Rémi Garde

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Rémi Garde
Rémi Garde (3).JPG
Garde managing Lyon in 2013
Personal information
Full name Rémi Garde
Date of birth (1966-04-03) 3 April 1966 (age 51)
Place of birth L'Arbresle, France
Height 1.75 m (5 ft 9 in)
Playing position Defensive midfielder / Centre back
Club information
Current team
Montreal Impact (manager)
Senior career*
Years Team Apps (Gls)
1987–1993 Lyon 146 (22)
1993–1996 Strasbourg 68 (3)
1996–1999 Arsenal 31 (0)
Total 245 (25)
National team
1990–1992 France 6 (0)
Teams managed
2011–2014 Lyon
2015–2016 Aston Villa
2017– Montreal Impact
* Senior club appearances and goals counted for the domestic league only.

Rémi Garde (French pronunciation: ​[ʁemi ɡaʁd], born 3 April 1966) is a French professional football coach and former player.[1]

He played as a defender and defensive midfielder, spending most of his career with his first club Lyon, with whom he won the 1988-89 Ligue 2. In 1993, he moved to Strasbourg, reaching the Coupe de France final and winning the UEFA Intertoto Cup in his second season. He joined Arsenal in 1996, where he won the 1997–98 FA Premier League before retiring through injury a year later. Garde was capped by the France national team, featuring in their squad at UEFA Euro 1992.[1]

After retiring, he worked as a coach and assistant manager at Lyon, before taking the managerial position there in 2011. He won the Coupe de France and Trophée des Champions the following year, and left in 2014 for personal reasons. He was hired by Aston Villa in November 2015, but left in March 2016 after five months in charge of the team.

On November 8, 2017, Garde became manager of Montreal Impact in Major League Soccer

Playing career[edit]

Club[edit]

Born in L'Arbresle, Rhône, Garde started his playing career at nearby Lyon in 1982, helping the club achieve promotion to Ligue 1 in 1989.[2] Playing as a defensive midfielder or sweeper, he became club captain. Garde left Lyon in 1993 to join Strasbourg, where he spent three seasons and reached a Coupe de France final in 1995. In the summer, the team won the 1995 UEFA Intertoto Cup, defeating Austria's Admira Wacker in the final.[3]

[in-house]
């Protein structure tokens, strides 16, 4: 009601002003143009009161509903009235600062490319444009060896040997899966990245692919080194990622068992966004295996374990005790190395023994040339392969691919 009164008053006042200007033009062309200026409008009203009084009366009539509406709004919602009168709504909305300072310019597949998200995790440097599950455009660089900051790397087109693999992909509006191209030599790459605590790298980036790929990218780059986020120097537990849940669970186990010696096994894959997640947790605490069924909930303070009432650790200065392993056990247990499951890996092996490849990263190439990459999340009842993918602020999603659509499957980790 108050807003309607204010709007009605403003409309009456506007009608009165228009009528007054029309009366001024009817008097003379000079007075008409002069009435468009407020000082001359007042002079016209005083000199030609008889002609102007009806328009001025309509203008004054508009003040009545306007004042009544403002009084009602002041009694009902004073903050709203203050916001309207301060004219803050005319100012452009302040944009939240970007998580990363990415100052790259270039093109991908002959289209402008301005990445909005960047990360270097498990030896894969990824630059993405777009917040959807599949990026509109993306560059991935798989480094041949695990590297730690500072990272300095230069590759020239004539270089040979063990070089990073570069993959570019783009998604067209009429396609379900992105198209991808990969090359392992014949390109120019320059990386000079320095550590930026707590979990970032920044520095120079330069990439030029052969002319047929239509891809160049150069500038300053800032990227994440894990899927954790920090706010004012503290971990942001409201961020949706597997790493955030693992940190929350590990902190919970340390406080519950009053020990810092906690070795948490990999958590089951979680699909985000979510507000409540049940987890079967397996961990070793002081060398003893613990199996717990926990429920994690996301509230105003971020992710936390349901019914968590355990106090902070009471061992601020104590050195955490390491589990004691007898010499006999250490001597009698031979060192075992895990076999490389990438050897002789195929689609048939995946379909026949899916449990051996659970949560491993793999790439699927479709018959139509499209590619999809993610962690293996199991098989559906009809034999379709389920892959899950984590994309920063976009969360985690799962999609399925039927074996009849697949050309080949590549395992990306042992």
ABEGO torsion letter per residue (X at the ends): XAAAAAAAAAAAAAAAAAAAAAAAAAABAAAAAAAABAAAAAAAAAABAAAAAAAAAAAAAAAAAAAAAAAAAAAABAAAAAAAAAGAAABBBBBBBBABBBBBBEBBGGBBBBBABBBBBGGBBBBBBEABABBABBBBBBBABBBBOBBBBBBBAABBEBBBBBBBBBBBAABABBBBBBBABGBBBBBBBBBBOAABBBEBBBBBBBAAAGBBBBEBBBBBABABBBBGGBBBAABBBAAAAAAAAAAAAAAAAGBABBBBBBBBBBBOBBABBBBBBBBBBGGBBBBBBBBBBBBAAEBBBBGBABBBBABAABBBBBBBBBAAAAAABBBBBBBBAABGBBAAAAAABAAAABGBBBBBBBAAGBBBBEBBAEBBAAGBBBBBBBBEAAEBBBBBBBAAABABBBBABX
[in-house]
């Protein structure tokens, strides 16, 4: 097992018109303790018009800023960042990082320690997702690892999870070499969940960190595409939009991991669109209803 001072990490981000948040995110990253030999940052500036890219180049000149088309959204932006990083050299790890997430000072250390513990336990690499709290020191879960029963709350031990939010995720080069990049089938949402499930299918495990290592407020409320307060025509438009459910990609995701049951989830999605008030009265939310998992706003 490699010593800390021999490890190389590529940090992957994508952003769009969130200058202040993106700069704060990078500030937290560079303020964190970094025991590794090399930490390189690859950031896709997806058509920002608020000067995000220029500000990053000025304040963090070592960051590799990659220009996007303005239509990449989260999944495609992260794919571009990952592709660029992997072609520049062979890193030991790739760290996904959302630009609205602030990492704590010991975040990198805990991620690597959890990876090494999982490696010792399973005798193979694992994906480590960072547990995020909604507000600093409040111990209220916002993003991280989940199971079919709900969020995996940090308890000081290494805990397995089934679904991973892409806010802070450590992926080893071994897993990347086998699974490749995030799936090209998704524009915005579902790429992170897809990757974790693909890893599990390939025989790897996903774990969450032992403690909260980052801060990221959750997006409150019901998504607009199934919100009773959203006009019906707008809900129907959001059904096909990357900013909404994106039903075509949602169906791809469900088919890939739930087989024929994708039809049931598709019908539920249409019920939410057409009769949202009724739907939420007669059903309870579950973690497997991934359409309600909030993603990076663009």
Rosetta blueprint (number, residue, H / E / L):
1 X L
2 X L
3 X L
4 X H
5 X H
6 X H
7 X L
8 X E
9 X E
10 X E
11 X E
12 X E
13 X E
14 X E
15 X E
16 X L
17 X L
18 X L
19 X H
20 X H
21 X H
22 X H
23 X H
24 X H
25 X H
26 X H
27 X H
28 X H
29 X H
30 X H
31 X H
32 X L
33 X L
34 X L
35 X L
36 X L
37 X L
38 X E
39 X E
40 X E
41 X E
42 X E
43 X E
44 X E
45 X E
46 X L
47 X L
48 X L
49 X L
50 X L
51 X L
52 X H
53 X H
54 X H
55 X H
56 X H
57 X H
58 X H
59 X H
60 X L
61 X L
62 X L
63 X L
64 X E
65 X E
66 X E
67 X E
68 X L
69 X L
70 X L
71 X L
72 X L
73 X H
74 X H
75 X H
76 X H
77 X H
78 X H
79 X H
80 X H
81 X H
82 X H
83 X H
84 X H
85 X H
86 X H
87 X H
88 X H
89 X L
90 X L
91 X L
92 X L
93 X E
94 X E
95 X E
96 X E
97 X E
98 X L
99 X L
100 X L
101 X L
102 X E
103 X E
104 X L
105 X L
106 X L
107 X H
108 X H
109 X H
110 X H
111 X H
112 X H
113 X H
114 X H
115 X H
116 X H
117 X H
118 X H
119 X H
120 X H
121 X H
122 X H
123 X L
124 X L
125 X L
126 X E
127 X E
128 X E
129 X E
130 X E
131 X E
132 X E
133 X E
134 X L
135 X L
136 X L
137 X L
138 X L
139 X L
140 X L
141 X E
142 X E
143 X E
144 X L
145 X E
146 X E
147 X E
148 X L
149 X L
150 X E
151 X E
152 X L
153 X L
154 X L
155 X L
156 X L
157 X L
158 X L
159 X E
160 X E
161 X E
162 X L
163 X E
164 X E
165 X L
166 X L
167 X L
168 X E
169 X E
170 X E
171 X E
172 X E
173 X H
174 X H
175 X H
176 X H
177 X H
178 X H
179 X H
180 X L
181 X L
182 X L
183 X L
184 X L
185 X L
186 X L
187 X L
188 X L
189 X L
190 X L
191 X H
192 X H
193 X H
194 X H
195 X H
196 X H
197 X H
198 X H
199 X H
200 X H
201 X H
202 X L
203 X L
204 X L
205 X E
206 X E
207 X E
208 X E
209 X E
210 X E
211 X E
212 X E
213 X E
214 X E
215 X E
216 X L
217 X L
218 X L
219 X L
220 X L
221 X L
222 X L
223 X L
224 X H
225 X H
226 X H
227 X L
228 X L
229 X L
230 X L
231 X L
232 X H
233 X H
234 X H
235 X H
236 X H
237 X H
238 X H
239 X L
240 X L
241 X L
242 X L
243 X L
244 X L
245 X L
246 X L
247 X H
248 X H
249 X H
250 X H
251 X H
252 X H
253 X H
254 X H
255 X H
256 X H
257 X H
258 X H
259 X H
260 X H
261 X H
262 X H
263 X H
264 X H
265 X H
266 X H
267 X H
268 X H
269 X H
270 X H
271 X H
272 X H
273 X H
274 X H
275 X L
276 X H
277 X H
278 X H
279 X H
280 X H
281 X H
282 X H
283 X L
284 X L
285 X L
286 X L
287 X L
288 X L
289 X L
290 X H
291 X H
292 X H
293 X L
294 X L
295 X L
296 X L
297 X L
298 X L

He moved to England in August 1996, joining Arsenal after compatriot Arsène Wenger recommended him to the club; Wenger was not Arsenal's manager at this stage, as he was seeing out his contract at Nagoya Grampus. Garde joined on the same day as Patrick Vieira,[2] though unlike Vieira, the 30-year-old Garde was intended to be more of an experienced cover player rather than a future first-team regular.[2]

Garde became known for his tidy and reliable performances as backup for Vieira or Emmanuel Petit; he played a total of 45 matches over three seasons for Arsenal, and was a member of the Double-winning side of 1997–98,[2] making 10 league appearances that season meaning he only narrowly qualified for a Premier League winners' medal. He also made one appearance during Arsenal's FA Cup run, which came in the quarter-final replay at West Ham United.[2] The game went to a penalty shootout and despite Garde missing his kick, Arsenal prevailed.[4] He was however not part of the squad as they won the 1998 FA Cup Final against Newcastle United at Wembley Stadium.

With age and a persistent knee injury limiting his appearances, Garde retired from professional football in June 1999, just after he had narrowly missed out on a second successive double with the club, who had finished second in the league and lost the FA Cup semi-final to Manchester United.

International[edit]

Garde made his debut for France at the 1990 Kuwait Tournament at the Al-Sadaqua Walsalam Stadium in Kuwait City. His first appearance came against the hosts in a 1–0 win on 21 January. He won six caps for his country, and was a member of the French squad at Euro 92 but did not play at all in the competition, in which the French were eliminated at the group stage in Sweden.[2]